November 12, 2013
Leadership studies faculty, students participate in 15th annual International Leadership Association Global Conference
Faculty and students from Kansas State University's School of Leadership Studies traveled to Montreal, Canada, recently to participate in the 15th annual International Leadership Association Global Conference. The conference, Oct. 30 to Nov. 2, brought together individuals from more than 30 countries to focus on the theme, Leadership for Local and Global Resilience: The Challenges of a Shifting Planet. Faculty members involved in the conference included:
Leigh Fine, assistant professor, presented at the session "Teaching Multicultural Leadership Using a Social Constructionist Approach."
Kerry Priest, assistant professor, presented “How Students in a Learning Community Construct Leadership Identities through Peer Leader Roles” and participated in a round table discussion, "Creating Teacher Resiliency: A Dialogue on Professional Development for Leadership Educators." Priest also served as chair for the symposium, "Models of Social Change Leadership."
Mary Tolar, director and assistant professor of the School of Leadership Studies, presented “Making the Front Page: The New York Times in Leadership Project” and participated in the panel discussion "Selection Versus Inclusion in Leadership Education Programs: Differing Perspectives."
Andrew Wefald, assistant professor and academic advisor, served as chair for the panel discussion "Selection vs. Inclusion in Leadership Education Programs: Differing Perspectives" and was chair for the symposium "Examinations of Personality and Cultural Intelligence in Leadership." Additionally, Wefald presented “Promoting and Showcasing Resilience with Capstone Projects.”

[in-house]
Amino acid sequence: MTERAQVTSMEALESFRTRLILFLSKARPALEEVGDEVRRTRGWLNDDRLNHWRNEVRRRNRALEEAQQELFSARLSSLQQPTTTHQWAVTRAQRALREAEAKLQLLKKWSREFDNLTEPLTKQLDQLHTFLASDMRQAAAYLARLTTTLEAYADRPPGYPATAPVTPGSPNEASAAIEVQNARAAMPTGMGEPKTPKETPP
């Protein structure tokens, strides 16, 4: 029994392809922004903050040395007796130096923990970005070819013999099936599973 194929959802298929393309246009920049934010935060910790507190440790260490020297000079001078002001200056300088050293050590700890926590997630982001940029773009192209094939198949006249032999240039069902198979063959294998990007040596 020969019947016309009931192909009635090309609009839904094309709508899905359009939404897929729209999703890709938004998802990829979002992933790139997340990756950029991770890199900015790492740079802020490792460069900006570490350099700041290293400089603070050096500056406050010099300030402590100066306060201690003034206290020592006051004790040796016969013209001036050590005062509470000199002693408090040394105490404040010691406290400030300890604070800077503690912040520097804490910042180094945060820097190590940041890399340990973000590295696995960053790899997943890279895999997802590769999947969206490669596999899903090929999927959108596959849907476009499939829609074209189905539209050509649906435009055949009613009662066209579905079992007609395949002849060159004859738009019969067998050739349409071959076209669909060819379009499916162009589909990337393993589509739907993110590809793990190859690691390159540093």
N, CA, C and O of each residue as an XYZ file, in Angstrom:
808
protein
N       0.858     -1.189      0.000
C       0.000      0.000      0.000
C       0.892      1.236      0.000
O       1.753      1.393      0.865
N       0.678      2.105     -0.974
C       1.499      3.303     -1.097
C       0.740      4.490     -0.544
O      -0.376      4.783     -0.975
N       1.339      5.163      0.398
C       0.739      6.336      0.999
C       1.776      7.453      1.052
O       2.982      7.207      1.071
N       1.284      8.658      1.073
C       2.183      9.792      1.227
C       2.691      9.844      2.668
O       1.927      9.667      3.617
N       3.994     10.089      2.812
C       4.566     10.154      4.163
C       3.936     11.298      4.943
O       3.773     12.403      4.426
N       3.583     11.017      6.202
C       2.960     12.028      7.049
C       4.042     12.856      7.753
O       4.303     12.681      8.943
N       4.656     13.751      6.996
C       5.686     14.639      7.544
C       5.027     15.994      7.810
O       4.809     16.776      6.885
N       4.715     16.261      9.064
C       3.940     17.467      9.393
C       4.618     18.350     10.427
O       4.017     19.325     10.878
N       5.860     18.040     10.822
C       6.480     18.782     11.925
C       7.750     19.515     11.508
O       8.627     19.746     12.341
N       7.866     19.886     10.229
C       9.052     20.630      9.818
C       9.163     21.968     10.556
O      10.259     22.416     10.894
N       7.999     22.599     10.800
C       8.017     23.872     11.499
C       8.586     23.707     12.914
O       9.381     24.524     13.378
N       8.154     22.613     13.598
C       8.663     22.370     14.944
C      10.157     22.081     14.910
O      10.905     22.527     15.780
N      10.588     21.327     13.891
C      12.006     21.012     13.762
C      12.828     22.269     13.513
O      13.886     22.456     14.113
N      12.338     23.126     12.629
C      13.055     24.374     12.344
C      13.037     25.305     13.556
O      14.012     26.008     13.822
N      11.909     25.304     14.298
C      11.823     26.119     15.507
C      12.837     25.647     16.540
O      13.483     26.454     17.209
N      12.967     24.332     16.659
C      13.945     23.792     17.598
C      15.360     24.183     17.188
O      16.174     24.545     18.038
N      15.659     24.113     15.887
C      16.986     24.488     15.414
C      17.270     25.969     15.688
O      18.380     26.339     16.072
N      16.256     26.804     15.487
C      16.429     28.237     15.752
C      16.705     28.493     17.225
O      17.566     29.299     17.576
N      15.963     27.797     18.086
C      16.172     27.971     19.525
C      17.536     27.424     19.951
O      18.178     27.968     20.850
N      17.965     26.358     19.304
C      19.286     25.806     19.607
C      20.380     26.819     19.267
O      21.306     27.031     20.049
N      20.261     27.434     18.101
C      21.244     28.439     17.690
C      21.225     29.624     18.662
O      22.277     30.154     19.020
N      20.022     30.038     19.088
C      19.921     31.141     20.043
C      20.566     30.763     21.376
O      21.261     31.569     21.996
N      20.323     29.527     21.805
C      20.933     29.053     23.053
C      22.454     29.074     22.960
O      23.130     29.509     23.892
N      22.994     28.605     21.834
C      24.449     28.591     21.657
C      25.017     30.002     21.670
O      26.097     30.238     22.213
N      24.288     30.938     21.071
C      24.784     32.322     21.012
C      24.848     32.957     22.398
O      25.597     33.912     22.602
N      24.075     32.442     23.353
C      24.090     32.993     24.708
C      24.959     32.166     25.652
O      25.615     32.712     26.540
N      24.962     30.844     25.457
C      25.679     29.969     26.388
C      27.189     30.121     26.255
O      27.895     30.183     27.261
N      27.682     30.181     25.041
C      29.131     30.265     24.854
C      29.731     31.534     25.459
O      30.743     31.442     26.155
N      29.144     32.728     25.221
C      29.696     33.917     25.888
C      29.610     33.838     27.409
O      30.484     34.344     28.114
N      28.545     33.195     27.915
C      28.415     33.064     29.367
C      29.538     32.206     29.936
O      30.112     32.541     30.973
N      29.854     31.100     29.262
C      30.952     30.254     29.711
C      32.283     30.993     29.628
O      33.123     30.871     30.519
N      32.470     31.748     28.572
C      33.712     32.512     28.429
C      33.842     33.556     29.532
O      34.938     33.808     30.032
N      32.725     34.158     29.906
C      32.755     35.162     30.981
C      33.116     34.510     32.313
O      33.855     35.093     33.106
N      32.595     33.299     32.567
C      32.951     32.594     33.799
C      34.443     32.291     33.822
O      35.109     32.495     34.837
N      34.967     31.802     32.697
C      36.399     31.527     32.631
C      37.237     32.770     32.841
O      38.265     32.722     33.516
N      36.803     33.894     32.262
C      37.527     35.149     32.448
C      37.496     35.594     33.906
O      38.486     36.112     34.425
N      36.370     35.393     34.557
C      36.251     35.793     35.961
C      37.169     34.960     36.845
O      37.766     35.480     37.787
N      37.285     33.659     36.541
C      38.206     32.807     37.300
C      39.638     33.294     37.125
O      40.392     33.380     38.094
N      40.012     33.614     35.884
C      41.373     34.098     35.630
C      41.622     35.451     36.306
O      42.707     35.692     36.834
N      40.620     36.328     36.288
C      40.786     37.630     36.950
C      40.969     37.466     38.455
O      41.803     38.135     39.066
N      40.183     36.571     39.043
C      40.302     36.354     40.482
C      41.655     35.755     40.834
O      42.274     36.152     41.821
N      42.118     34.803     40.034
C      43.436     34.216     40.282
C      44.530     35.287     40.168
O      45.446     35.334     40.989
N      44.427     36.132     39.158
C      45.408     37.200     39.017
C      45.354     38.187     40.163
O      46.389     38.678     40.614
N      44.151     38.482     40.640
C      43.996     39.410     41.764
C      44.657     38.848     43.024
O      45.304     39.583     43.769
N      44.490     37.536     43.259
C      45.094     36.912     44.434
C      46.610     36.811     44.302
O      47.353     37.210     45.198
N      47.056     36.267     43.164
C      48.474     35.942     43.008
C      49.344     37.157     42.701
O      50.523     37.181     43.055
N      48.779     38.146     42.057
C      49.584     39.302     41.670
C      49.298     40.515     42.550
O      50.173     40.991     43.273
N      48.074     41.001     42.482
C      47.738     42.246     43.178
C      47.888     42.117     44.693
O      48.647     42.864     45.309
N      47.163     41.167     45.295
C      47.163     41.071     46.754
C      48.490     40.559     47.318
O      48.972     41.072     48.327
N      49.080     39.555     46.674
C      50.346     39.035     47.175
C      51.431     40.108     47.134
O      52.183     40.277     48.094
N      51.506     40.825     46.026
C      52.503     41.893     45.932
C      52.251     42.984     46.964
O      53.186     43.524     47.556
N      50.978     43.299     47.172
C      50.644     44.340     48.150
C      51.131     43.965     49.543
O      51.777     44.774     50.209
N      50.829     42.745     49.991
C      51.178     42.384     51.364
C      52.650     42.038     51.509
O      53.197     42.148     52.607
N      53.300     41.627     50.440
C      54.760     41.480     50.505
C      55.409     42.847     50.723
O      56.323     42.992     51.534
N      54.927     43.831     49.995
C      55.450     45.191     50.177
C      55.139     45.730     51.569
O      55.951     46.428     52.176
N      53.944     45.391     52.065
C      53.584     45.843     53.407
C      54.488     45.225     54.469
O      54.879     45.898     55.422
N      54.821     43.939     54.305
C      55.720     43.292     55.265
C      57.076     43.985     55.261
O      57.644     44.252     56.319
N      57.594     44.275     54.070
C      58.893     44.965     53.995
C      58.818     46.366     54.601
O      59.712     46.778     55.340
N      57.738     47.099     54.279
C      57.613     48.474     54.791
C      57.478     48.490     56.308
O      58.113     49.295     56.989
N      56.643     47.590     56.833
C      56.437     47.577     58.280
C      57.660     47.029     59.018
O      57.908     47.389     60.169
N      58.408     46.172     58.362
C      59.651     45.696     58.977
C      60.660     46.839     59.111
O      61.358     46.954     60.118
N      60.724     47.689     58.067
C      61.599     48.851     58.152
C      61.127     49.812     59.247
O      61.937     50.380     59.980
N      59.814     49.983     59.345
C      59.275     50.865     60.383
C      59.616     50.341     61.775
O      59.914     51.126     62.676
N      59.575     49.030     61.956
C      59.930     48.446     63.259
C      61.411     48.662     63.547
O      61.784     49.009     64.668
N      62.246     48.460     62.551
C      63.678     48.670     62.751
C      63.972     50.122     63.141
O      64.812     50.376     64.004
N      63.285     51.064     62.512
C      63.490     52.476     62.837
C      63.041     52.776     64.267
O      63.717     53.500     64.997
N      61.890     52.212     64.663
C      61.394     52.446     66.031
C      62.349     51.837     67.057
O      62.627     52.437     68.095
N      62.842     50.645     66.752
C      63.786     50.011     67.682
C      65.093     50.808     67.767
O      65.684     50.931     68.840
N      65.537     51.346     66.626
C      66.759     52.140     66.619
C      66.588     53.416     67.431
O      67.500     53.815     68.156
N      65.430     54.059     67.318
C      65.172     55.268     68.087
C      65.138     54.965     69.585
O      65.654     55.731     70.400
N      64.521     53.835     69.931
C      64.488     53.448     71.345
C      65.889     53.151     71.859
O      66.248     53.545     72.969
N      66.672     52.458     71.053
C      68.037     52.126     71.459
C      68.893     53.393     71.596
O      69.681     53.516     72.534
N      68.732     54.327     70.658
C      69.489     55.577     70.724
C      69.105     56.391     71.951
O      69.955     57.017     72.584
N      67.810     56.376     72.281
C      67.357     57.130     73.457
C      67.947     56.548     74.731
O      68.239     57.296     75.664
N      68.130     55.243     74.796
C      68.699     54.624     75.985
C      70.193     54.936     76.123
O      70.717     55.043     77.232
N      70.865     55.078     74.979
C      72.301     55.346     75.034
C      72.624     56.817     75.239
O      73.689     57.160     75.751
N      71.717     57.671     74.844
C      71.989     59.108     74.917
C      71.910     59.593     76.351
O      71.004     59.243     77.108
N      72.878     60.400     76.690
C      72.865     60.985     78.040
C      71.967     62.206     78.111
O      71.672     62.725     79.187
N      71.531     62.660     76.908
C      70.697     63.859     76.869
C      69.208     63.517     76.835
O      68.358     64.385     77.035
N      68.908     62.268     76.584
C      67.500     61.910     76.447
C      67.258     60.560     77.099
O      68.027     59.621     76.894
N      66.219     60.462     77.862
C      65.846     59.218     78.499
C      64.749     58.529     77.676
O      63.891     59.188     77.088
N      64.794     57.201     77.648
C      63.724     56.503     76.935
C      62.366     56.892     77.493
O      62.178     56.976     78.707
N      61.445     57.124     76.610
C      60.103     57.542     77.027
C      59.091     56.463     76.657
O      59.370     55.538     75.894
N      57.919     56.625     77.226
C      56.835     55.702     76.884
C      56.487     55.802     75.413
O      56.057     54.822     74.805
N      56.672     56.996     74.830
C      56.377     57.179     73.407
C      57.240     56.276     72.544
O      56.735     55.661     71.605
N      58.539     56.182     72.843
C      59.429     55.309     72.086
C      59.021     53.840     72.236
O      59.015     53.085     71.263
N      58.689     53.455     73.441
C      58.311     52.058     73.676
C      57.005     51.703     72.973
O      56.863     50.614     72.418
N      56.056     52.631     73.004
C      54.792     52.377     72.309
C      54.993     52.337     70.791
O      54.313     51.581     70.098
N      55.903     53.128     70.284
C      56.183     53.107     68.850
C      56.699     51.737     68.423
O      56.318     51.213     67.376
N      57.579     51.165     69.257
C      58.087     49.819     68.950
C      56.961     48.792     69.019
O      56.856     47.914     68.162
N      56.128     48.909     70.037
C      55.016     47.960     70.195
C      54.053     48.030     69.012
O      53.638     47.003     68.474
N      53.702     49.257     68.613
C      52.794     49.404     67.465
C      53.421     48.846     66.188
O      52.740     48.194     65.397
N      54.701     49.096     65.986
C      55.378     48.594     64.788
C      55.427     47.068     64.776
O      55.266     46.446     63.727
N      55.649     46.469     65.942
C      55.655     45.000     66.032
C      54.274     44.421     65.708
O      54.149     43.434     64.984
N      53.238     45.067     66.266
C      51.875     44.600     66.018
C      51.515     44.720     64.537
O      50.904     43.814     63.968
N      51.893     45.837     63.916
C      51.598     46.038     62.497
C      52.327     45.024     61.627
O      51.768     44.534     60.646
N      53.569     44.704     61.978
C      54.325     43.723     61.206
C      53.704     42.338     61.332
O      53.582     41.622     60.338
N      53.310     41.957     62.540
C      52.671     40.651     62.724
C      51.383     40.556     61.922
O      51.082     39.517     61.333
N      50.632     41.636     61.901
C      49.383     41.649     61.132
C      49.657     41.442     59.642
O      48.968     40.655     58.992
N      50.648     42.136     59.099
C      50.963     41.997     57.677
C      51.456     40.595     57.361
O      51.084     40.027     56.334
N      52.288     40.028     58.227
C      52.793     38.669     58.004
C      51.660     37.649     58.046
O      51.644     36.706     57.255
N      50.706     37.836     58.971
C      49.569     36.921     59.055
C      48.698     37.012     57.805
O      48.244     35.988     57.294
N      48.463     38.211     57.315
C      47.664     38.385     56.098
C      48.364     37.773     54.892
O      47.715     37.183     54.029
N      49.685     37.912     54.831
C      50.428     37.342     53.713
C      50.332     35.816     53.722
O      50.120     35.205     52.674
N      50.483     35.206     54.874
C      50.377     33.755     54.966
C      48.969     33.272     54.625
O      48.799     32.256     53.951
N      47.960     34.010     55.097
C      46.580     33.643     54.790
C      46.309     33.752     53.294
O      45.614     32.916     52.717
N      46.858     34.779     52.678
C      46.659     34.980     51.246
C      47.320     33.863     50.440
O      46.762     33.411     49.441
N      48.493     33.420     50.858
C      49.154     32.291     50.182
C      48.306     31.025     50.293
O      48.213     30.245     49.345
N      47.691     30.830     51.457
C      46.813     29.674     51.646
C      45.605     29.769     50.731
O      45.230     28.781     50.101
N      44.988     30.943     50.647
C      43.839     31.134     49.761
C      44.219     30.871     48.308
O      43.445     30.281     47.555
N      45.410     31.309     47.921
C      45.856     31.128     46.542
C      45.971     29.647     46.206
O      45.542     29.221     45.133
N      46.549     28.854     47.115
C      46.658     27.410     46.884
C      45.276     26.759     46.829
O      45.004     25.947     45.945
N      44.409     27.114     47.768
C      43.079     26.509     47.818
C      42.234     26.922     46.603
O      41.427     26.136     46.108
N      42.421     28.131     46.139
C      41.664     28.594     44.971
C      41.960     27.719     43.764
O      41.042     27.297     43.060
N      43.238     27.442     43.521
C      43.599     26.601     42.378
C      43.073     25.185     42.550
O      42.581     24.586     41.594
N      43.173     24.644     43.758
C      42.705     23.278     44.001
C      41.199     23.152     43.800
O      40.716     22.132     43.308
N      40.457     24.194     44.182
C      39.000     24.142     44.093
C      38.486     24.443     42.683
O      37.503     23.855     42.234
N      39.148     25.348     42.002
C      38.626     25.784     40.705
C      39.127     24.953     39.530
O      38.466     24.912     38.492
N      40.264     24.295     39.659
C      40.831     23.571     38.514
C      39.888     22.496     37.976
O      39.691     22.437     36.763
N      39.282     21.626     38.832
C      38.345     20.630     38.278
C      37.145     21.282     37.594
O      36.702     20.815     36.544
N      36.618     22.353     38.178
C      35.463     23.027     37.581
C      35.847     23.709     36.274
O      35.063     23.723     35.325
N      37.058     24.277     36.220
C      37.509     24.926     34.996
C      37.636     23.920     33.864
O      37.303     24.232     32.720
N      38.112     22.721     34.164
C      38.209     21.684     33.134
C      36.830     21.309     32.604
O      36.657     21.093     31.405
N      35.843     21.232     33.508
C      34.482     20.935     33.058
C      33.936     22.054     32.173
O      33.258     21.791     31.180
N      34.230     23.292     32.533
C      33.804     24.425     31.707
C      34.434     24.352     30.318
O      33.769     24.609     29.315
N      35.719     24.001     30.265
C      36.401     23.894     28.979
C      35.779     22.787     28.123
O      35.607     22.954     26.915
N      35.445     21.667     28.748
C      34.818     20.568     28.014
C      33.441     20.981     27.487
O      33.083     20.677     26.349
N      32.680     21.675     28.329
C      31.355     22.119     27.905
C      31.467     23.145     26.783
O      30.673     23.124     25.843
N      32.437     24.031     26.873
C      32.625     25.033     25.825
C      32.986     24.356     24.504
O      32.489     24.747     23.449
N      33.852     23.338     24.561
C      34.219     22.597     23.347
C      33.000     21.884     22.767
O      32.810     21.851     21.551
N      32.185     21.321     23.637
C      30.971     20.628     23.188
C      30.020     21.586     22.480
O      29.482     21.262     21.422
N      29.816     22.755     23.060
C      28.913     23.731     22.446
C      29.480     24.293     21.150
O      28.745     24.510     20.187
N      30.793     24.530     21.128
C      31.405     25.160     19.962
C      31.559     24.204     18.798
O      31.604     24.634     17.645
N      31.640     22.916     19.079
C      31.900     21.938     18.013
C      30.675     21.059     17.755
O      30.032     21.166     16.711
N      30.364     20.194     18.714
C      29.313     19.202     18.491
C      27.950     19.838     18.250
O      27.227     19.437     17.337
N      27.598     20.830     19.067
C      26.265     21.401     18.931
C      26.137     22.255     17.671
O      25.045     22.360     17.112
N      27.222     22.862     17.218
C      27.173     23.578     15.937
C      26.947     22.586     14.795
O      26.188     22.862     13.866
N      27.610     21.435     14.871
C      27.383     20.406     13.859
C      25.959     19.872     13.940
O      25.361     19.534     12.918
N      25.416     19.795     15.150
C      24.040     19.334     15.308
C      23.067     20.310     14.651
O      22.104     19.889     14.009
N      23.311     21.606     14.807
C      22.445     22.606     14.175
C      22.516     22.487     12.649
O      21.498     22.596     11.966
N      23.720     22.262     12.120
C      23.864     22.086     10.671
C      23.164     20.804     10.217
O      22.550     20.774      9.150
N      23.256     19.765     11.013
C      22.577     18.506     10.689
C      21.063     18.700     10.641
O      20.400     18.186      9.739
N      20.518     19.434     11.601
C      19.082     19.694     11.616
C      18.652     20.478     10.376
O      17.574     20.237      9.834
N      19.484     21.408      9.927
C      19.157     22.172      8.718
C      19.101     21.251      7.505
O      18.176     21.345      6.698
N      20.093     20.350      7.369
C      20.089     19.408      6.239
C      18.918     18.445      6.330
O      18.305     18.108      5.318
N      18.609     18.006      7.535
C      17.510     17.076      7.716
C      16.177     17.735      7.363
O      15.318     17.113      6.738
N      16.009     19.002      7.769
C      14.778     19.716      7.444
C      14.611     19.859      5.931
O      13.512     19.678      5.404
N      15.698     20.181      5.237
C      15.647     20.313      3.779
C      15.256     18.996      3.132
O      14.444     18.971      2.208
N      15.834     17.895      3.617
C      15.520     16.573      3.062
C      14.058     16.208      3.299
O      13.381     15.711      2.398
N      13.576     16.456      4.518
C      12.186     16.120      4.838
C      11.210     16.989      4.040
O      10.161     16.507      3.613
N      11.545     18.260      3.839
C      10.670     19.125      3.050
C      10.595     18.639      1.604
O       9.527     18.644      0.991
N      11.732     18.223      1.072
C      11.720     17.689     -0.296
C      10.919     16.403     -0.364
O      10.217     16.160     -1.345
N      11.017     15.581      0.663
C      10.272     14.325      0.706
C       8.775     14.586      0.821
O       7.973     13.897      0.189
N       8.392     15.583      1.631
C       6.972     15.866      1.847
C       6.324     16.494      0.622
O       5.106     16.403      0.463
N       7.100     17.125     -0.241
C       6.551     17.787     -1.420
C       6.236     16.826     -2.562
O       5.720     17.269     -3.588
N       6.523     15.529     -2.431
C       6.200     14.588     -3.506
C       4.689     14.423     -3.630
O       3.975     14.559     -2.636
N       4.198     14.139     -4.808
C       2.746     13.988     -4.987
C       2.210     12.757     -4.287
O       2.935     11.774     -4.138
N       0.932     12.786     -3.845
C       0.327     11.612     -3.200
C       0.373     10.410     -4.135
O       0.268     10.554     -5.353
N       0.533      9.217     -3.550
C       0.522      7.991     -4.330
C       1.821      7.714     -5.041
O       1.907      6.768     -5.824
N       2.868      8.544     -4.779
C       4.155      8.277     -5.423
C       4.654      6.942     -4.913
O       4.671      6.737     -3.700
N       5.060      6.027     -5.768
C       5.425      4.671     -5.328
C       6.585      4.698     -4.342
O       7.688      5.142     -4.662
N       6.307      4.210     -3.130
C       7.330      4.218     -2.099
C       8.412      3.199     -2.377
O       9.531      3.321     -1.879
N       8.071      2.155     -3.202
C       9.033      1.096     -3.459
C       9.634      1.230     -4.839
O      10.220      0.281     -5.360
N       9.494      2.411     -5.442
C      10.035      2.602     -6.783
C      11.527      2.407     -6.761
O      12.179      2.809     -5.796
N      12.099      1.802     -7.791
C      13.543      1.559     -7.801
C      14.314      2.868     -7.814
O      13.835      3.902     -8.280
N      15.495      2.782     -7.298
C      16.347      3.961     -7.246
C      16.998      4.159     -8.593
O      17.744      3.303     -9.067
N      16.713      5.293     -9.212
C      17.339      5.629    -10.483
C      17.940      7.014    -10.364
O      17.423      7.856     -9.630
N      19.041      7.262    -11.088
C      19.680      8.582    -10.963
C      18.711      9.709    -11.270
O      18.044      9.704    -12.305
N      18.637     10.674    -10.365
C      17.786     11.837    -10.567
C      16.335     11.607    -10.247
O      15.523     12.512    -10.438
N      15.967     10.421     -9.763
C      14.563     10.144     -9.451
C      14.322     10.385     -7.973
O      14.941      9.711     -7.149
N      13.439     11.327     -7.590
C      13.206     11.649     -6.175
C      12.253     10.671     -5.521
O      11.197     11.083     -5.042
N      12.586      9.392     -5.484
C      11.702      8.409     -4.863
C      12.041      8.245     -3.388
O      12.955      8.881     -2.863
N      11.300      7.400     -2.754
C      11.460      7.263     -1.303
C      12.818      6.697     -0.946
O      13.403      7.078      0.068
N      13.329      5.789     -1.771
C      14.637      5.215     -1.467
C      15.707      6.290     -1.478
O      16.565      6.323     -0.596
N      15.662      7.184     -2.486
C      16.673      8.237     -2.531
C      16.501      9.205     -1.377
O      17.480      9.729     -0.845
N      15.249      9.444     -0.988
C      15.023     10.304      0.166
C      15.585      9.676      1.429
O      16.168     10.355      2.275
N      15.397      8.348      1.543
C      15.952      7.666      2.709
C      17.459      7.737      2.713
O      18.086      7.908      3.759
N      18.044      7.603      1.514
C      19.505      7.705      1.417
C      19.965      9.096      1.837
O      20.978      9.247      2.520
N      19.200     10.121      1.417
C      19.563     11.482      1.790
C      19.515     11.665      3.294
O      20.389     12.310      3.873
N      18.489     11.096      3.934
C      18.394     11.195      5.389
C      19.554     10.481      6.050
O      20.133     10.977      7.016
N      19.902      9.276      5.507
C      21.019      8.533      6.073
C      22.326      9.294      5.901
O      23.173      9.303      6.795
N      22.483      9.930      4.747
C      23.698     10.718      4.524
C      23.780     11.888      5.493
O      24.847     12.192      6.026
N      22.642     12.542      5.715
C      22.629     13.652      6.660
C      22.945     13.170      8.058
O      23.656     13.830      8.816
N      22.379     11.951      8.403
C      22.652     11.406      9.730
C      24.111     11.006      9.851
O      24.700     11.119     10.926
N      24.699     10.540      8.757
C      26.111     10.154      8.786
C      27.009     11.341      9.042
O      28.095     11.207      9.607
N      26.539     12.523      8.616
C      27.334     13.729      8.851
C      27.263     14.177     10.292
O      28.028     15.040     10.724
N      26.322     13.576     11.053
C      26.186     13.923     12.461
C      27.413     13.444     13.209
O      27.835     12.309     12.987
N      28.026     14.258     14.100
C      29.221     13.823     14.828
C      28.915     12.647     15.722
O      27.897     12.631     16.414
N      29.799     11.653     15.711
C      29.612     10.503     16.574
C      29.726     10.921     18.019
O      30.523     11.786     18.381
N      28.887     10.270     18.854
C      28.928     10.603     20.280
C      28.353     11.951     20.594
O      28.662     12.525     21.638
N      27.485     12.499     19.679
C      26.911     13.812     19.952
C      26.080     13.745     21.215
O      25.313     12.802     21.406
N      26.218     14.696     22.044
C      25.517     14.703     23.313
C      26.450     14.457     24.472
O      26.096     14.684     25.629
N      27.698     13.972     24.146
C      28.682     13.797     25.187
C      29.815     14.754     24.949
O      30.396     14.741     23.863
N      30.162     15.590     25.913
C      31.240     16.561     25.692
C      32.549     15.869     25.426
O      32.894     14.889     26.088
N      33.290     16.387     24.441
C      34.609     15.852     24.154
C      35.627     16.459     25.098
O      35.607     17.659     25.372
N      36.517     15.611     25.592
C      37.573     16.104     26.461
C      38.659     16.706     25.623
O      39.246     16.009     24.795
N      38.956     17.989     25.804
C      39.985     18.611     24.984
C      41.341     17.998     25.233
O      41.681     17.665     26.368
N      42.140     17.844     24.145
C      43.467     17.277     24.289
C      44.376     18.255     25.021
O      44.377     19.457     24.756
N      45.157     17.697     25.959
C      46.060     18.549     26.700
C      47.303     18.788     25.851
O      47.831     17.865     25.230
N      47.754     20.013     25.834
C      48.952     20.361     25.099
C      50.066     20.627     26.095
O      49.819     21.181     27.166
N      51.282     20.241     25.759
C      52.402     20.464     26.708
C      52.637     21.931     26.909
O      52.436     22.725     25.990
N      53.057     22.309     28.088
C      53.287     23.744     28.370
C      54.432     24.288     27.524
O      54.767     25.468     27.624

Joining the faculty members at the conference were an undergraduate and a graduate student team. Both student teams were asked to analyze the case, from a leadership perspective, Tim Hortons in 2013: Can its success in Canada be exported globally? Hortons is a quick service restaurant chain that is widely successful in Canada. The student teams examined the theories of leadership that best explain the success of Tim Hortons and what lessons other organizations outside the food service industry can learn from the restaurant chain.
The graduate team won first place in the case competition for graduate students. The graduate team included: Kyle van Ittersum, master's degree student in psychology; Lori Kniffin, master's degree student in counseling and student development; and Erin Poppe, master's degree student in public administration.
The undergraduate team included: Lukus Ebert, senior in sociology; Collin Huerter, senior in political science; Kaitlin Long, senior in entrepreneurship and entrepreneurial studies; Ryan Patterson, senior in human resource management; and Carly Dickter, junior in public relations.